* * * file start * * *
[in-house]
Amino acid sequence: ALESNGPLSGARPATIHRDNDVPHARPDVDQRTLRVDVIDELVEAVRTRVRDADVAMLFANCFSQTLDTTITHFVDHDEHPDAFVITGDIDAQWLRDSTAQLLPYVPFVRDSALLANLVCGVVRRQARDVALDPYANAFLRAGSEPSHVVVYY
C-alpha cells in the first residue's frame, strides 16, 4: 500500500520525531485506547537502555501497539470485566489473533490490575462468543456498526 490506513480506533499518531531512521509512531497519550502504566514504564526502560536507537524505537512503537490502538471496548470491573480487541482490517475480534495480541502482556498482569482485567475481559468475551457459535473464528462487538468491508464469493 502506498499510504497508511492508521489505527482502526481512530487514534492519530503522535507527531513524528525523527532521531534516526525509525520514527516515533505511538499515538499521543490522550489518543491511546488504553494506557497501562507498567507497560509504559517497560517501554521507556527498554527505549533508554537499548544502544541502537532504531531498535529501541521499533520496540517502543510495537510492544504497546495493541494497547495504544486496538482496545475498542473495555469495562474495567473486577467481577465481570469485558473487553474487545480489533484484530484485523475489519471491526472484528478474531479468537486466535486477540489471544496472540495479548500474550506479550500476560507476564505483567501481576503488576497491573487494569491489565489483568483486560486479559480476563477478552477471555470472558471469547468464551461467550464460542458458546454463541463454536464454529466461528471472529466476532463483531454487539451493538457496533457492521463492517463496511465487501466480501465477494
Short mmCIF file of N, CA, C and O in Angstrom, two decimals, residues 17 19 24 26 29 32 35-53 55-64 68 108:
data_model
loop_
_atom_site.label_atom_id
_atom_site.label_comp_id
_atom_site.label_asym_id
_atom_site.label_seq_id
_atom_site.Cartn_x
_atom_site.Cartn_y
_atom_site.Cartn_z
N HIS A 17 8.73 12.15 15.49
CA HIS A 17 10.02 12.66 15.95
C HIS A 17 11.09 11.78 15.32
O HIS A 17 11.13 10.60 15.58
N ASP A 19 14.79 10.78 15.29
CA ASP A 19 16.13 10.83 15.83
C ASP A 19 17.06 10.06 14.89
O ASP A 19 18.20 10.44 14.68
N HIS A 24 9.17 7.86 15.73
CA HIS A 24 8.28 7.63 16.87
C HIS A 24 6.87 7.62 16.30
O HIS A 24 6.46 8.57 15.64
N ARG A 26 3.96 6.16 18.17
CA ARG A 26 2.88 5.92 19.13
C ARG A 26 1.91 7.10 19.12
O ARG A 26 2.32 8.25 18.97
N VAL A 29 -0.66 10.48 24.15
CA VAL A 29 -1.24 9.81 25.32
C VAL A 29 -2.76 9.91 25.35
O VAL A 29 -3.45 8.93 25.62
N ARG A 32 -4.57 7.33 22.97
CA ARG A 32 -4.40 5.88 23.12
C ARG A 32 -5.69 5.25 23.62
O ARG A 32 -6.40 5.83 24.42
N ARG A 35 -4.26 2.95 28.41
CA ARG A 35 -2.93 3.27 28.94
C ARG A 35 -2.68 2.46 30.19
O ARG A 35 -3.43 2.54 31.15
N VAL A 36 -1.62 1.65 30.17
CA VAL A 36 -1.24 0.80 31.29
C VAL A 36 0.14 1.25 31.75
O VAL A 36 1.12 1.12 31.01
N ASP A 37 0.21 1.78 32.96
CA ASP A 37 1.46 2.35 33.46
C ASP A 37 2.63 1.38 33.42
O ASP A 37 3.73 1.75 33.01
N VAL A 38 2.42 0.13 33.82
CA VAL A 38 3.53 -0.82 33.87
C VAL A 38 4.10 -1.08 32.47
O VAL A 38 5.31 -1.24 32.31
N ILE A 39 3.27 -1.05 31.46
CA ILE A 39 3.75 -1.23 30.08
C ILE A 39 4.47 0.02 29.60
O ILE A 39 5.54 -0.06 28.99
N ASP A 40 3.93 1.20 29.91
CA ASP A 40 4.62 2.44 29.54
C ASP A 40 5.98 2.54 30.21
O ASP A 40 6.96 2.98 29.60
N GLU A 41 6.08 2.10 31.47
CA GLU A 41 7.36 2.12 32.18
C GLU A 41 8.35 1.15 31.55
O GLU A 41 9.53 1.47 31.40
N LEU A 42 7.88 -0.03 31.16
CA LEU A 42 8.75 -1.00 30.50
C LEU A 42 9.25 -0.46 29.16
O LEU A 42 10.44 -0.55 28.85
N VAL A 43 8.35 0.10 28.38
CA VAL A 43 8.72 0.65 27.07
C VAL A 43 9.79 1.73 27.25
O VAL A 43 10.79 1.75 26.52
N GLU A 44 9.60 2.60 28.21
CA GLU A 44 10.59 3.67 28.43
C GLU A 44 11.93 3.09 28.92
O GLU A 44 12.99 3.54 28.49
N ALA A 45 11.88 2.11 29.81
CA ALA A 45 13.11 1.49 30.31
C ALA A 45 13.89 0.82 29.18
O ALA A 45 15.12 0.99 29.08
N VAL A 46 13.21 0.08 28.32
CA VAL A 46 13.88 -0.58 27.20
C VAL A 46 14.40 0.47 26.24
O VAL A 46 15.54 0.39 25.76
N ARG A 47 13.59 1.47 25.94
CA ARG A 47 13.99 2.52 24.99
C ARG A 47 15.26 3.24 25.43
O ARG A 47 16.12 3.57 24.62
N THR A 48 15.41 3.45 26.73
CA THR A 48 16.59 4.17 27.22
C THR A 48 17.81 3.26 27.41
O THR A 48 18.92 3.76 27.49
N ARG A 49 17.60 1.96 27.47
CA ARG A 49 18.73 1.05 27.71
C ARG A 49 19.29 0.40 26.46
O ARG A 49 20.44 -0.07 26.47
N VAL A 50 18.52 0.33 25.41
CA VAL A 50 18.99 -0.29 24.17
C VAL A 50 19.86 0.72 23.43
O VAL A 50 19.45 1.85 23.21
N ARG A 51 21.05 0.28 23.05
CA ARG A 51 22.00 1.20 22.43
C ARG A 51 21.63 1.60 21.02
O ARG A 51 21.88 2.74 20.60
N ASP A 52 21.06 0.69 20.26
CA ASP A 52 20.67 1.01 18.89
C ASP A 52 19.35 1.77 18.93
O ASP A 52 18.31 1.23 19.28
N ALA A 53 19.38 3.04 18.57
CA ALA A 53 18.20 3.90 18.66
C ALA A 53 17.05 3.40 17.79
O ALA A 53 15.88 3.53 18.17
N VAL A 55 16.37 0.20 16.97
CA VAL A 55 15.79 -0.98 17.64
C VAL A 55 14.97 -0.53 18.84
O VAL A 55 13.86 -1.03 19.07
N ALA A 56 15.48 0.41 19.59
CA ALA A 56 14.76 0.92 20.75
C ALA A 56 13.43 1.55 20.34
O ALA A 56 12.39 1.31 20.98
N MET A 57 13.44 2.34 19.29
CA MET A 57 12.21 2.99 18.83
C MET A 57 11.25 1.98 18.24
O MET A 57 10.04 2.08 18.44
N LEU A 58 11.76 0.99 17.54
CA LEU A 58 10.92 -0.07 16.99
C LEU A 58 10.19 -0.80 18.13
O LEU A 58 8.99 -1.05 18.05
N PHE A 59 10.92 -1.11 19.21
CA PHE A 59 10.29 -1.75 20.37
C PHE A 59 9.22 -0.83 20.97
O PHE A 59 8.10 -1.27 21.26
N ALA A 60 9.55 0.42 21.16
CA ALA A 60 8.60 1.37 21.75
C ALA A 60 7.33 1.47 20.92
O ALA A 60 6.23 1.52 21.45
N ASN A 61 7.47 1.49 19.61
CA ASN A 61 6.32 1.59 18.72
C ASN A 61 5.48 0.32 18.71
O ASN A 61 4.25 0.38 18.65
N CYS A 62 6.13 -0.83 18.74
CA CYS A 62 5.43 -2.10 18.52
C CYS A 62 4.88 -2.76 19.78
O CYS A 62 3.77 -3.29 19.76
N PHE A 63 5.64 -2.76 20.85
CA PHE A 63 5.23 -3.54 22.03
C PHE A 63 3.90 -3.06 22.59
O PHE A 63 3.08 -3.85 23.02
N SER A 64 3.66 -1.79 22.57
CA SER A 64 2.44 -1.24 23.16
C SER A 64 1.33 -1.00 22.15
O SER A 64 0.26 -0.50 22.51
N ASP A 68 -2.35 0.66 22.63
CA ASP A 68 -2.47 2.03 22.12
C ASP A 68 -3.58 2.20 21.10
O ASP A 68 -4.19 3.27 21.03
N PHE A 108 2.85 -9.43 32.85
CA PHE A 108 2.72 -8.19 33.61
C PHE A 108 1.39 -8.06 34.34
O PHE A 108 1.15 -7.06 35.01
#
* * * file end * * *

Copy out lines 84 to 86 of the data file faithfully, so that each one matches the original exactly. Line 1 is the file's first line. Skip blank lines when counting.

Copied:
C VAL A 46 14.40 0.47 26.24
O VAL A 46 15.54 0.39 25.76
N ARG A 47 13.59 1.47 25.94